#
I am often confused by the rhetorics of physicists that their theory "came from mathematics". I remember the physicist, Brian greence tell the story of paul dirac discovery of anti-matter by pure a priori manipulation of mathematics. I see this to be very confusing, because i often imagine mathematics as being a priori, and necessary without any connection to the real world. That is, i can always imagine possible worlds( or universes) governed by different mathematical expressions, or descriptions. Does it follow that every mathematical expression/description describes our universe? Obviously not. With paper, and pencil, we could probable describe any universe with any arbitrary number of dimension of space, but does it follow that our universe has arbitrary number of spatial dimension? Obviously not. The use of mathematics seems to be good in formulating regularities of nature( laws of nature), and to extract the implication of those laws. It makes me wonder why physicists would say their theory comes from mathematics. It is like saying their theory comes from the english language, or the rules of chess. Can anyone help me out?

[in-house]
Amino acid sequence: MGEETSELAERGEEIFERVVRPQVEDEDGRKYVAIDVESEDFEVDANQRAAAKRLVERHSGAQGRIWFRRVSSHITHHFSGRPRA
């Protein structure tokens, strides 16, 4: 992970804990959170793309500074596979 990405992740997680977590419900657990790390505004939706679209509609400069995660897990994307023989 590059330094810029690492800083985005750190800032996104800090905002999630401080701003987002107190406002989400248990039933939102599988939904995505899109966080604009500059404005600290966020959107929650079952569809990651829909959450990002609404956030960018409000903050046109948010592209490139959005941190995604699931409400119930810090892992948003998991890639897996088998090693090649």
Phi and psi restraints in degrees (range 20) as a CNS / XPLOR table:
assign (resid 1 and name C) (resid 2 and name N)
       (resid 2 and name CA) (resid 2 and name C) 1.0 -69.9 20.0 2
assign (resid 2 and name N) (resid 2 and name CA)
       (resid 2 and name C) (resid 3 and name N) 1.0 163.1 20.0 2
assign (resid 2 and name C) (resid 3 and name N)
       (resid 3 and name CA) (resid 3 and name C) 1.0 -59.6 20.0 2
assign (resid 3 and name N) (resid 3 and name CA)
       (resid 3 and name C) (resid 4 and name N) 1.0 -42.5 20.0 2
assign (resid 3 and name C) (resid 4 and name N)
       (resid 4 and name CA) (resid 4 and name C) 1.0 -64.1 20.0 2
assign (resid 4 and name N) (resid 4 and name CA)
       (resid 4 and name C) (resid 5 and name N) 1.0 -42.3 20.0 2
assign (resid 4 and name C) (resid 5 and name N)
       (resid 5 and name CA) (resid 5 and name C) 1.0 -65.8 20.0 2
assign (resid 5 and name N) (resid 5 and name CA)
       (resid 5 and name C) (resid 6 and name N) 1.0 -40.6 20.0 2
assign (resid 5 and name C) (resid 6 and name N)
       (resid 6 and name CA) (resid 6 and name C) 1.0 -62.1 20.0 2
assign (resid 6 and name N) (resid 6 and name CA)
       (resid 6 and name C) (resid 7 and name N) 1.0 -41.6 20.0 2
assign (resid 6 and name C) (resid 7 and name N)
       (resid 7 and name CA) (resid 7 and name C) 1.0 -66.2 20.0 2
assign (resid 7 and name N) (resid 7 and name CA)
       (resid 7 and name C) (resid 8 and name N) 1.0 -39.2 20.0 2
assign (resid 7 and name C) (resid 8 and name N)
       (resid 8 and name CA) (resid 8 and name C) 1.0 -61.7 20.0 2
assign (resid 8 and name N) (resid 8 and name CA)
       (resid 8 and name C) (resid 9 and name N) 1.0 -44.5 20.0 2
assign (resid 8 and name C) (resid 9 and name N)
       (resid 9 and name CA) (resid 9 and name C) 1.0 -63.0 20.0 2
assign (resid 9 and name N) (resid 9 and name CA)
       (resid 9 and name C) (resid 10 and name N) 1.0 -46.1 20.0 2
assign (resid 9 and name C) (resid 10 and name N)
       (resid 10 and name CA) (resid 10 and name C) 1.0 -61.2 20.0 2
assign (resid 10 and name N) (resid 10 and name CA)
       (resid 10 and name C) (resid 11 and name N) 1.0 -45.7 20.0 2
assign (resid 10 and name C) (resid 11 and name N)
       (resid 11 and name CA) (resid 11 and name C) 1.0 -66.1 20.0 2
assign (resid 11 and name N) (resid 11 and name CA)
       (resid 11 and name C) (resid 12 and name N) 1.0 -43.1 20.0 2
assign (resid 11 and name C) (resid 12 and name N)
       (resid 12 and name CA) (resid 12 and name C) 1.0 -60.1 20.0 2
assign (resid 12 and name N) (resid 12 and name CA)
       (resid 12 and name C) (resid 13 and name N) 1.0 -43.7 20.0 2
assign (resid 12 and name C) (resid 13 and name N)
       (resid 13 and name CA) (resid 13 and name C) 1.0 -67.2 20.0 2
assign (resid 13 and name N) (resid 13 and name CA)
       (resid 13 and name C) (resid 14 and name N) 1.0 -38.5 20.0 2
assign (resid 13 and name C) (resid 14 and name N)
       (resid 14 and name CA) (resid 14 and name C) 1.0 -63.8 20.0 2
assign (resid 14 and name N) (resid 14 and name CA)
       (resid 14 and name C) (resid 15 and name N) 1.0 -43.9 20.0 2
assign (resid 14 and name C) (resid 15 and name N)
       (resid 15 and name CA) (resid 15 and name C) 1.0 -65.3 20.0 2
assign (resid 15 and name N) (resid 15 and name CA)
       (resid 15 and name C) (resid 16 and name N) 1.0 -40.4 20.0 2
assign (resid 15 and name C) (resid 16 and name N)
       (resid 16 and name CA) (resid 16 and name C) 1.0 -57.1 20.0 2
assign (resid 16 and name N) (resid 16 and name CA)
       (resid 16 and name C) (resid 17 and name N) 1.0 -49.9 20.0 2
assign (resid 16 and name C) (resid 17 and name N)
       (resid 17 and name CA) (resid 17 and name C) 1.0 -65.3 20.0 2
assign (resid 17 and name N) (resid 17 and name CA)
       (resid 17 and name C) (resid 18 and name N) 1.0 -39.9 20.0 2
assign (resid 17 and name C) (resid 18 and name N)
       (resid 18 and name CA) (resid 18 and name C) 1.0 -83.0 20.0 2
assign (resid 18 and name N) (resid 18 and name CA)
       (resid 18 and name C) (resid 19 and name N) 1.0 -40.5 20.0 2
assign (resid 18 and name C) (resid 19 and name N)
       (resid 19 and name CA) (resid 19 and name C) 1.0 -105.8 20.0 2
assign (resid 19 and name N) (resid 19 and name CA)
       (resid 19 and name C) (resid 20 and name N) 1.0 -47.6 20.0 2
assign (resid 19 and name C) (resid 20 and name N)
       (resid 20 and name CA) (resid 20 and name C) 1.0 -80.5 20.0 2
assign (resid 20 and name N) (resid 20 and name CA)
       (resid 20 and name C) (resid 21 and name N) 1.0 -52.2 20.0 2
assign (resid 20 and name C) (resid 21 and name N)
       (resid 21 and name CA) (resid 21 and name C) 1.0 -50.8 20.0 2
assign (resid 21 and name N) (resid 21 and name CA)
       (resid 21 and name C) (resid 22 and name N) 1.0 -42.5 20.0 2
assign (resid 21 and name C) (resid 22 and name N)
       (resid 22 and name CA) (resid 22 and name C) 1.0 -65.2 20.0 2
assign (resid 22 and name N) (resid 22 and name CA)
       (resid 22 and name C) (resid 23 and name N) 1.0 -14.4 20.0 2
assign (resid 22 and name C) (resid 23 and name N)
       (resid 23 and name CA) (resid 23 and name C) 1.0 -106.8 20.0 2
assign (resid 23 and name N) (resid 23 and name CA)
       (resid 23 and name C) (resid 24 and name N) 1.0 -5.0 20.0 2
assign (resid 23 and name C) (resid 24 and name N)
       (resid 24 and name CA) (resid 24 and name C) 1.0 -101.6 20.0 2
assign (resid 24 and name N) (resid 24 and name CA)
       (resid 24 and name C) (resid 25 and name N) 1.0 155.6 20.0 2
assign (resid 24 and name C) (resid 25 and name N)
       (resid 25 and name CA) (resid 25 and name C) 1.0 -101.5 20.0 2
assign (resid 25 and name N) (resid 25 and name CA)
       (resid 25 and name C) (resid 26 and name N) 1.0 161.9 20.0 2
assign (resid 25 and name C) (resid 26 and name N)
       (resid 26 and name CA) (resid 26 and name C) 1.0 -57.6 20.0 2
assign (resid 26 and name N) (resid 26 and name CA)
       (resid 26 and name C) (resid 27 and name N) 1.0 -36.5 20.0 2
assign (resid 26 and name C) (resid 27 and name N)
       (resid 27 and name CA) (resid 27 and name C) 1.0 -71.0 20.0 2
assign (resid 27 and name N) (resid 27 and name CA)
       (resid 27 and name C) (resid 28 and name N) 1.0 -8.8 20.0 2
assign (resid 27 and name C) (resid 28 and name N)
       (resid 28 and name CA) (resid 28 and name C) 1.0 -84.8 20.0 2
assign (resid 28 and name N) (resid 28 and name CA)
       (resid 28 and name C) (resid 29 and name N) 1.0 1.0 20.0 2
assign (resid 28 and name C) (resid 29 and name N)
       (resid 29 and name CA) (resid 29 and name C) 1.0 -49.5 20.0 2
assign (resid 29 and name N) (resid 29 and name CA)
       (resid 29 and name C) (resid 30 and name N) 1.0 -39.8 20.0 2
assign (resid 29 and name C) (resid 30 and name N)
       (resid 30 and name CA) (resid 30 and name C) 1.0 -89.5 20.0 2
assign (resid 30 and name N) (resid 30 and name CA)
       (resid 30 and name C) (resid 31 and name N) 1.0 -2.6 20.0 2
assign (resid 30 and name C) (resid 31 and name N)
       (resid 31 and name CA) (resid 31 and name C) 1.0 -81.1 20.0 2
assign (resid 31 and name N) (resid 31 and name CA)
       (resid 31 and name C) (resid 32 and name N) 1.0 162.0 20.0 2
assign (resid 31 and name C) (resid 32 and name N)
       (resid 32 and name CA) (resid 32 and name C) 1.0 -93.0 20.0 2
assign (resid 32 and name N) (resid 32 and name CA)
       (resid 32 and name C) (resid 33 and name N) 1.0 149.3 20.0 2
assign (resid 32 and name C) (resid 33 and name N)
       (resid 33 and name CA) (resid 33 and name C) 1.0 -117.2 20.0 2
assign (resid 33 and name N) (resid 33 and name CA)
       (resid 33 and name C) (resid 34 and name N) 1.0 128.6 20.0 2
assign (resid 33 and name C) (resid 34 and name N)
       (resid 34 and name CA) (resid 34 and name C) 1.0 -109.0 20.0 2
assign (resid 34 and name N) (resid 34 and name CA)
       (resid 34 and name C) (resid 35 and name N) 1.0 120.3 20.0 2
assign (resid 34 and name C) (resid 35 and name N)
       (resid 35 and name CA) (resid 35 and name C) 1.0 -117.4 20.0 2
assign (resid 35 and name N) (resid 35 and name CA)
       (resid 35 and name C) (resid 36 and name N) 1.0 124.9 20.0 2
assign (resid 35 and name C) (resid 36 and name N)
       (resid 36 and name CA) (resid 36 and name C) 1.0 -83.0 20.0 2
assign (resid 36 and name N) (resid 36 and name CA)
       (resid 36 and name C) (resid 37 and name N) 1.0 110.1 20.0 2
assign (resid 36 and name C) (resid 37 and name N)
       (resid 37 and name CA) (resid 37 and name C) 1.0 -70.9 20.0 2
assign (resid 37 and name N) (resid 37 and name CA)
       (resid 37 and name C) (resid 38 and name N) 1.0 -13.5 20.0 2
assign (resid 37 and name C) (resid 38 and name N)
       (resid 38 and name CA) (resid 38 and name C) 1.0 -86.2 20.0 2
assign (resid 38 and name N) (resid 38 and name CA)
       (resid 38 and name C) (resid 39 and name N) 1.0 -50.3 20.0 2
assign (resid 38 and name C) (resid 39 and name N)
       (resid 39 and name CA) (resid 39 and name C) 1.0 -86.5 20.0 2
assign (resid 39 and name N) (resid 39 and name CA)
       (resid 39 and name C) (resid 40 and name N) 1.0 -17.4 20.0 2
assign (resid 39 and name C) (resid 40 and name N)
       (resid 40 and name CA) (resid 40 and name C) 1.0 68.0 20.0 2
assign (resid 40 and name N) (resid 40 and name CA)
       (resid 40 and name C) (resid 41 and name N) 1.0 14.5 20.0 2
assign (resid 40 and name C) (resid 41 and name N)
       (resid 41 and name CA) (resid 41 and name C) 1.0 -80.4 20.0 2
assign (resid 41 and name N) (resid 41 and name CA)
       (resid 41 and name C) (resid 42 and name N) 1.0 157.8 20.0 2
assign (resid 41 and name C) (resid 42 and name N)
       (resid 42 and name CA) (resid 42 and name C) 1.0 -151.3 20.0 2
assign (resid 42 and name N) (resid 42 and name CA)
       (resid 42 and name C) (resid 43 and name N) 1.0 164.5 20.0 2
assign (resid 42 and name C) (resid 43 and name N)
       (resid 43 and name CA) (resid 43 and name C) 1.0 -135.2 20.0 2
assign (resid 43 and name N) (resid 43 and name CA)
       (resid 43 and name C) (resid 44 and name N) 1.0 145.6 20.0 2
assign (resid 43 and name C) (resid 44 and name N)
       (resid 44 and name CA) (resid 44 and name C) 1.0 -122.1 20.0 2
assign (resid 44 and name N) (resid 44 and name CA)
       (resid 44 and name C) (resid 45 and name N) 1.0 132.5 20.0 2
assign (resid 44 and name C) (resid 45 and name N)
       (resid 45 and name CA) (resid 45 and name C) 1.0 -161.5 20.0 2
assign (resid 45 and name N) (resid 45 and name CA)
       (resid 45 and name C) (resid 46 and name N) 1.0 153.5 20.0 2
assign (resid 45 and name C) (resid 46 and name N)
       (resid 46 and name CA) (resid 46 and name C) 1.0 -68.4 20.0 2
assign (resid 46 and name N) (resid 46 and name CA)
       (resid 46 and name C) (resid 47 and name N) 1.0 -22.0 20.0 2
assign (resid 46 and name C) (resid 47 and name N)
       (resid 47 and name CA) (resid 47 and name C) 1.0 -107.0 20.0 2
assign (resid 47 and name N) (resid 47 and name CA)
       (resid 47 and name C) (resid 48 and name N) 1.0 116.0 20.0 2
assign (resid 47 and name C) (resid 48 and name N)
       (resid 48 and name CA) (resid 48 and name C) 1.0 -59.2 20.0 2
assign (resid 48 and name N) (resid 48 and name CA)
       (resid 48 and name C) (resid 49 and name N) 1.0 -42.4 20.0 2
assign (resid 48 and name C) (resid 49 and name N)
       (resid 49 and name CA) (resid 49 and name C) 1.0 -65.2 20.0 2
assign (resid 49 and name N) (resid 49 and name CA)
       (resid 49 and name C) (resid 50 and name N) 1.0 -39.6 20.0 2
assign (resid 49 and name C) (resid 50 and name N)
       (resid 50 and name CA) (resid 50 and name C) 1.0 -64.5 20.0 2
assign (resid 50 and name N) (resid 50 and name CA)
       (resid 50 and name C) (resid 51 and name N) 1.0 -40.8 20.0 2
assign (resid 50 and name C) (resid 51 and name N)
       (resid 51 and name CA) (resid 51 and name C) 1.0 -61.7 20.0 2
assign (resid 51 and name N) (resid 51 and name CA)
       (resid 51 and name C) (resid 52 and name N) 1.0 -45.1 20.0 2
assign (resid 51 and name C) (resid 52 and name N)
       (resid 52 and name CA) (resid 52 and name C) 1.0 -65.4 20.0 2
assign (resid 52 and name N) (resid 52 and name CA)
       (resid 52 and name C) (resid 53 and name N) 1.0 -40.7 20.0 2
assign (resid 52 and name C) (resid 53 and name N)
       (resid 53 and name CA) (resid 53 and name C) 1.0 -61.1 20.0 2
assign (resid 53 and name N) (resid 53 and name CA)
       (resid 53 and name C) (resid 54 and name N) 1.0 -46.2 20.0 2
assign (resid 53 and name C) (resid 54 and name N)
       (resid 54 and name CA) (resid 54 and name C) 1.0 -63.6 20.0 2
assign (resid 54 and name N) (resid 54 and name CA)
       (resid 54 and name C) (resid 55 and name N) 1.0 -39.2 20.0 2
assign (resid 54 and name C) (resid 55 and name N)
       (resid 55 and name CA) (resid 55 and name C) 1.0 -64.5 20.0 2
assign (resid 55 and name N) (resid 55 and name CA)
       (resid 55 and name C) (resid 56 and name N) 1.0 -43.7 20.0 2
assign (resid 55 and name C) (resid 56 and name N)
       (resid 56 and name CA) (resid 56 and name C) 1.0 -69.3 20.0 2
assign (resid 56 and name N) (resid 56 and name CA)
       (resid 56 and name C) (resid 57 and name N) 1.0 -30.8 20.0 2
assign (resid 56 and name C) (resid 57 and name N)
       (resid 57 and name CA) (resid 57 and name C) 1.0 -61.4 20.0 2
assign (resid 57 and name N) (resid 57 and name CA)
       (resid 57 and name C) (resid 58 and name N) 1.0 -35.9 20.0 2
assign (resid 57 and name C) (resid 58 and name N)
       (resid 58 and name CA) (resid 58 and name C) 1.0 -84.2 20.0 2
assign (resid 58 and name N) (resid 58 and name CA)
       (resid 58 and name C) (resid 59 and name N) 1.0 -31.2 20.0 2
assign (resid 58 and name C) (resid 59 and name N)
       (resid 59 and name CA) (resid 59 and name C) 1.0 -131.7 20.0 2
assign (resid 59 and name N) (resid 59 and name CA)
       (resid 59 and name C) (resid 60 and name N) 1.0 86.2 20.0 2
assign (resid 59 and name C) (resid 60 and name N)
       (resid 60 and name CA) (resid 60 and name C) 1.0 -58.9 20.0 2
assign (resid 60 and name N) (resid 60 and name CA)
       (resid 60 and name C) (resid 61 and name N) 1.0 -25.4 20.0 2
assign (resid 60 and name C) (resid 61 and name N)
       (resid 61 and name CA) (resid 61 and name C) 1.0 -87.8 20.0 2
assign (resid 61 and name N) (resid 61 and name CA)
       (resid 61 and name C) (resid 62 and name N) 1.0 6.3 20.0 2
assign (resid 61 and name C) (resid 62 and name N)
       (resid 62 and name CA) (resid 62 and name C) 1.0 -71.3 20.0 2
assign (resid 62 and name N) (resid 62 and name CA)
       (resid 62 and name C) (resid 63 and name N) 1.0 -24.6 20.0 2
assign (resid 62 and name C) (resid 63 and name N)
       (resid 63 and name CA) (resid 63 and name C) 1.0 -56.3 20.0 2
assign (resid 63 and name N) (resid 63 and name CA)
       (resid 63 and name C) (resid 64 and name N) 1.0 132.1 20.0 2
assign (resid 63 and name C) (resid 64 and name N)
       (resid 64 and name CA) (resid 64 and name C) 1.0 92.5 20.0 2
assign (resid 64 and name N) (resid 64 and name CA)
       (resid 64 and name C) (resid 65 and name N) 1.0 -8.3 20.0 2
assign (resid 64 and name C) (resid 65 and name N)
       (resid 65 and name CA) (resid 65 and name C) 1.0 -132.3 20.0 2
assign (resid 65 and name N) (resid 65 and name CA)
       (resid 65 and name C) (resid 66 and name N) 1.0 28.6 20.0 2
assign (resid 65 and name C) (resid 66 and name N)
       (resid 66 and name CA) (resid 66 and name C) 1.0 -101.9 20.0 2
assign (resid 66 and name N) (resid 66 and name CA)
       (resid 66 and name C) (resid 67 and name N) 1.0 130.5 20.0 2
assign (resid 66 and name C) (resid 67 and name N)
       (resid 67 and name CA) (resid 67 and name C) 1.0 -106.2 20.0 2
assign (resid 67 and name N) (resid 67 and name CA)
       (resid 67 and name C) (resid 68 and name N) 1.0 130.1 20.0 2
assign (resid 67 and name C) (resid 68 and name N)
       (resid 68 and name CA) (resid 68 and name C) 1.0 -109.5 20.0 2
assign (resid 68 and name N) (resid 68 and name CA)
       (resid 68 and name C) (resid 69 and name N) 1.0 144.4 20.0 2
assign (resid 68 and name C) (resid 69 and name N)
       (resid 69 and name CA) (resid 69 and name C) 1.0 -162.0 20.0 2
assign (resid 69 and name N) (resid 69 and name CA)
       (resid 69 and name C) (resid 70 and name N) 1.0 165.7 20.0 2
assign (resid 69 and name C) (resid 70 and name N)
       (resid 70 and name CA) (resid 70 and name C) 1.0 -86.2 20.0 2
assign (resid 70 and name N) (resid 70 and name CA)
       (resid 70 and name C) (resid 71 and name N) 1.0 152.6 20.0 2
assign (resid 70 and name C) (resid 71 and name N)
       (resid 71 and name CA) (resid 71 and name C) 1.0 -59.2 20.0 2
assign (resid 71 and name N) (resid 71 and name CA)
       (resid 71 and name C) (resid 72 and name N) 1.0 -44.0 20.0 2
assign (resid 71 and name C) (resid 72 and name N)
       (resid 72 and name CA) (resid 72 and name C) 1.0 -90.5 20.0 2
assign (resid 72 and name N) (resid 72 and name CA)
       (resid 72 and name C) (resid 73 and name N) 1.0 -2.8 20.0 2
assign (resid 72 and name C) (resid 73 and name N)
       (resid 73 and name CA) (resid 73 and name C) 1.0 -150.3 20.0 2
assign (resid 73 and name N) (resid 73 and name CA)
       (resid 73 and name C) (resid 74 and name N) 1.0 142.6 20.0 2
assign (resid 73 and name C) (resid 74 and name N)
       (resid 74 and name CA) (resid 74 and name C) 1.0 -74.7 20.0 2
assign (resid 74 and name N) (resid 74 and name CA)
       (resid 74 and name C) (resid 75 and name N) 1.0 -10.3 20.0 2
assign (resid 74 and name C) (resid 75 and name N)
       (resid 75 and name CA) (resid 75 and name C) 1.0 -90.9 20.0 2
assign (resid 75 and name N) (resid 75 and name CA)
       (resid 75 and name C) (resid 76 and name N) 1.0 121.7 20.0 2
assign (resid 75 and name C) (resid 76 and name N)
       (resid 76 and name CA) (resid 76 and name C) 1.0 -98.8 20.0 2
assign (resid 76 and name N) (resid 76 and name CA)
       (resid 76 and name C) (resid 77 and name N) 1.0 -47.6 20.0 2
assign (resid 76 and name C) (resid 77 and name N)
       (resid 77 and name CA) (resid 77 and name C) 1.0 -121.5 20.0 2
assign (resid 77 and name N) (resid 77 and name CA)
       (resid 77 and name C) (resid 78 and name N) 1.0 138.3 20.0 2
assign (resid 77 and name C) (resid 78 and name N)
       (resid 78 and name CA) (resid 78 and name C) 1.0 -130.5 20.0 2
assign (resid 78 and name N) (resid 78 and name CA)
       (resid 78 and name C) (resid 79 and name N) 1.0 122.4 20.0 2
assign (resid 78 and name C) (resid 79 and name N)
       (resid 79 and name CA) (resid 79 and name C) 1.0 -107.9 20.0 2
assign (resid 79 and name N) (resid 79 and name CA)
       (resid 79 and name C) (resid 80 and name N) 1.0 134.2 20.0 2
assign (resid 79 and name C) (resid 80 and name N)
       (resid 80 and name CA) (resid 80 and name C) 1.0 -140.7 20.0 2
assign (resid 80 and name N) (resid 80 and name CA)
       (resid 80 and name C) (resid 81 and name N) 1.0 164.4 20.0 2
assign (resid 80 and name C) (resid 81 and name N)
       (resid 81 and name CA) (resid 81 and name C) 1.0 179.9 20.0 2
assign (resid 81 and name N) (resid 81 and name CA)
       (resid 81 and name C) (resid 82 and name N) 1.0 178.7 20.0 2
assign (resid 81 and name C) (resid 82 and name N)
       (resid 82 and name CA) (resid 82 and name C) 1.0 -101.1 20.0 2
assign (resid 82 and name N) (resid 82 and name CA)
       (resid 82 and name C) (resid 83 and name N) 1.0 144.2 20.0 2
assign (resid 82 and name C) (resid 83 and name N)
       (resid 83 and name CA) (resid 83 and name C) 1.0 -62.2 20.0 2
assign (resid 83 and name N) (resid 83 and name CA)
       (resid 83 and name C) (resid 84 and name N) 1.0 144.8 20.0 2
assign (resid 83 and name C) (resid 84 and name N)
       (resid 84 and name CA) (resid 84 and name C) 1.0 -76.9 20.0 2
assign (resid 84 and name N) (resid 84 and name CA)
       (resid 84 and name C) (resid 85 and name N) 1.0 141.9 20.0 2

Read another response by Miriam Solomon

Read another response about Mathematics, Science